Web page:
The Handbook for Economics Lecturers

3. Supporting International Students of Economics at the University of Aberdeen

3.1 Background

The University of Aberdeen has a student population of around 16,000 from over 120 countries. Economics is taught at the Economics section of the University of Aberdeen Business School. Over the past 15 years there has been a noticeable change in the profile of student cohorts in that the majority of students used to be local, while now they are largely international. At the University of Aberdeen, like most Scottish universities, students enter a general four-year MA rather than an Economics degree programme. The first year is broad and the second year narrows students’ choices. It is at the end of the second year that students can commit to an Economics degree. Local students may be as young as 16 years old when they enter university and many have not studied Economics before. The system thus gives students the chance to choose to study the discipline from a position of experience at introductory and intermediate levels. In terms of lecturing, this means the first year cohort can be as large as 400 students, with numbers dropping to around 150 students in the second year.

3.2 Working in mixed groups to gain from complementary skills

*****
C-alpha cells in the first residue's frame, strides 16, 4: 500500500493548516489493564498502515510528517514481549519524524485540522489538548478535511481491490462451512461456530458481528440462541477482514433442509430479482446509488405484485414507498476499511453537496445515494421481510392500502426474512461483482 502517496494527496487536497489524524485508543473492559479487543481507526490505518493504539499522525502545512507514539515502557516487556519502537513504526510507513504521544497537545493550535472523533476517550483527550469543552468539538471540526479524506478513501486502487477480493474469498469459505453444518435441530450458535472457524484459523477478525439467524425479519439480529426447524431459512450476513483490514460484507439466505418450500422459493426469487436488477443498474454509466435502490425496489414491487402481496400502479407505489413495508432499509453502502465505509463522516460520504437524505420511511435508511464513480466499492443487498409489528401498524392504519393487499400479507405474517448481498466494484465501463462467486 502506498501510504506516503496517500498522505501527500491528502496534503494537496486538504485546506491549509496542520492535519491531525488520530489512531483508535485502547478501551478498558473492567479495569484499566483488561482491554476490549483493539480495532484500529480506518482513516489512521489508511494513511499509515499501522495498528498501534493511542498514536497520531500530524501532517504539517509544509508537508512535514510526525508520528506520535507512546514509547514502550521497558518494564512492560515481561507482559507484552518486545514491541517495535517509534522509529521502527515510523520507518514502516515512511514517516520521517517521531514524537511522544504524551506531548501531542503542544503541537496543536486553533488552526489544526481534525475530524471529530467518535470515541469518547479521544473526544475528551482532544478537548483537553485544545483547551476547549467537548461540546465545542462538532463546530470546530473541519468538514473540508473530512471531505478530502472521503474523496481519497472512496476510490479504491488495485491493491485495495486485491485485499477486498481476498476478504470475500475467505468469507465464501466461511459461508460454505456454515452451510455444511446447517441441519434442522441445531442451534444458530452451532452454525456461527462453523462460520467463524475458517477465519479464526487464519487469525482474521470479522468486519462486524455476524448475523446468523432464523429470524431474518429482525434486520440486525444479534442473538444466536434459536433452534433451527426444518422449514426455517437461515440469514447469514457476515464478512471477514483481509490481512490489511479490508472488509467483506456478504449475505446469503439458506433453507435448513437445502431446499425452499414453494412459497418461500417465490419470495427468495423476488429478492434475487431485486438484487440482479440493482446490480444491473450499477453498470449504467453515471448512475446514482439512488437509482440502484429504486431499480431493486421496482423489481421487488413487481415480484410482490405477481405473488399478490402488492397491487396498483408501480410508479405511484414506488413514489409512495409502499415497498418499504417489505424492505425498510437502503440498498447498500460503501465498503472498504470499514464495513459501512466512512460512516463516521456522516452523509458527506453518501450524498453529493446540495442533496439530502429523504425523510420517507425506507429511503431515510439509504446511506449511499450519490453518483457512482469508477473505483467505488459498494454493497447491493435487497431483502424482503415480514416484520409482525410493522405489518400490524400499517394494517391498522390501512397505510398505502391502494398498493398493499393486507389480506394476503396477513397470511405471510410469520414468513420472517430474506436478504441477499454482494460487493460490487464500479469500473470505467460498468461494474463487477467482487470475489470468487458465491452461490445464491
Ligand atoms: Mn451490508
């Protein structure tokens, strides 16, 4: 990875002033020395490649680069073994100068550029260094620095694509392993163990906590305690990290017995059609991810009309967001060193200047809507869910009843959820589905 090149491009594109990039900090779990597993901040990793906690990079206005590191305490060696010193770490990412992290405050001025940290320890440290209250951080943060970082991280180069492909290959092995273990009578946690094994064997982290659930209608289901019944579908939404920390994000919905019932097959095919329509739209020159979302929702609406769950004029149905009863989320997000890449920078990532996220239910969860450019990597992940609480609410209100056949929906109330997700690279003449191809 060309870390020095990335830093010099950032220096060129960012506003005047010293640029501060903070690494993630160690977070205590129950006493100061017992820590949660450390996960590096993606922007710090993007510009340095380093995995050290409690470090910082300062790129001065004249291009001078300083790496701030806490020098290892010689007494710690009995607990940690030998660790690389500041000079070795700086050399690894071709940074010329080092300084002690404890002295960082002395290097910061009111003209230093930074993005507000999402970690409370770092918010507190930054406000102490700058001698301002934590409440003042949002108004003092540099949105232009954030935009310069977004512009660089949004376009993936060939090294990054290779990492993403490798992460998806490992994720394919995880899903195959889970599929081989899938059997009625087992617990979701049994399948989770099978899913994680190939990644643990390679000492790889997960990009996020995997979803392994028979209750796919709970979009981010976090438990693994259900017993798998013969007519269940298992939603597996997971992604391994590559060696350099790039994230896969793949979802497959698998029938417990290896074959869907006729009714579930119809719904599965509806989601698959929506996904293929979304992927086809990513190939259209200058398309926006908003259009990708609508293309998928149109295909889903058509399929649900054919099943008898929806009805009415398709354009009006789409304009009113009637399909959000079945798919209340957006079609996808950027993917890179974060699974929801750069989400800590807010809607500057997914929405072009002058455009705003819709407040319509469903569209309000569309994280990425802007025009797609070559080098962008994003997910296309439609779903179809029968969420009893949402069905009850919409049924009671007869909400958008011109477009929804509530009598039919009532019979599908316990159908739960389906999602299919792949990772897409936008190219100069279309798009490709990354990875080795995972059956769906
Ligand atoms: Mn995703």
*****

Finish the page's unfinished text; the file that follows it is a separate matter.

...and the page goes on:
There is agreement amongst staff interviewed that the participation of international students has driven up academic standards. Previously, many local students faced difficulties, particularly in relation to numerical skills, the general perception of students being that developing these skills was 'impossible'. International students typically have more extensive formal training in mathematics than their UK peers, often display outstanding numeracy skills and tend to have a very strong work ethic. Staff report that the high degree of effort international students invest in their university studies has raised the expectations of the Economics student population overall.

For all students to gain from the complementary skills of the local and international student cohorts, namely numerical and language skills, the Economics section ensures international and UK students work in mixed groups in tutorial situations and in group projects. Having a common goal enables international students to communicate at a deeper level and encourages them to make the effort to be understood by their UK peers, and vice versa. Student collaboration tends to increase as students progress to the third and fourth years, typically working more intensely in smaller groups, and on more focused and complex projects that require finer complementarities of skills amongst group members. Moreover, the skills gained from working in mixed groups are emphasised to students, as well as how these skills are transferable to their future professional lives.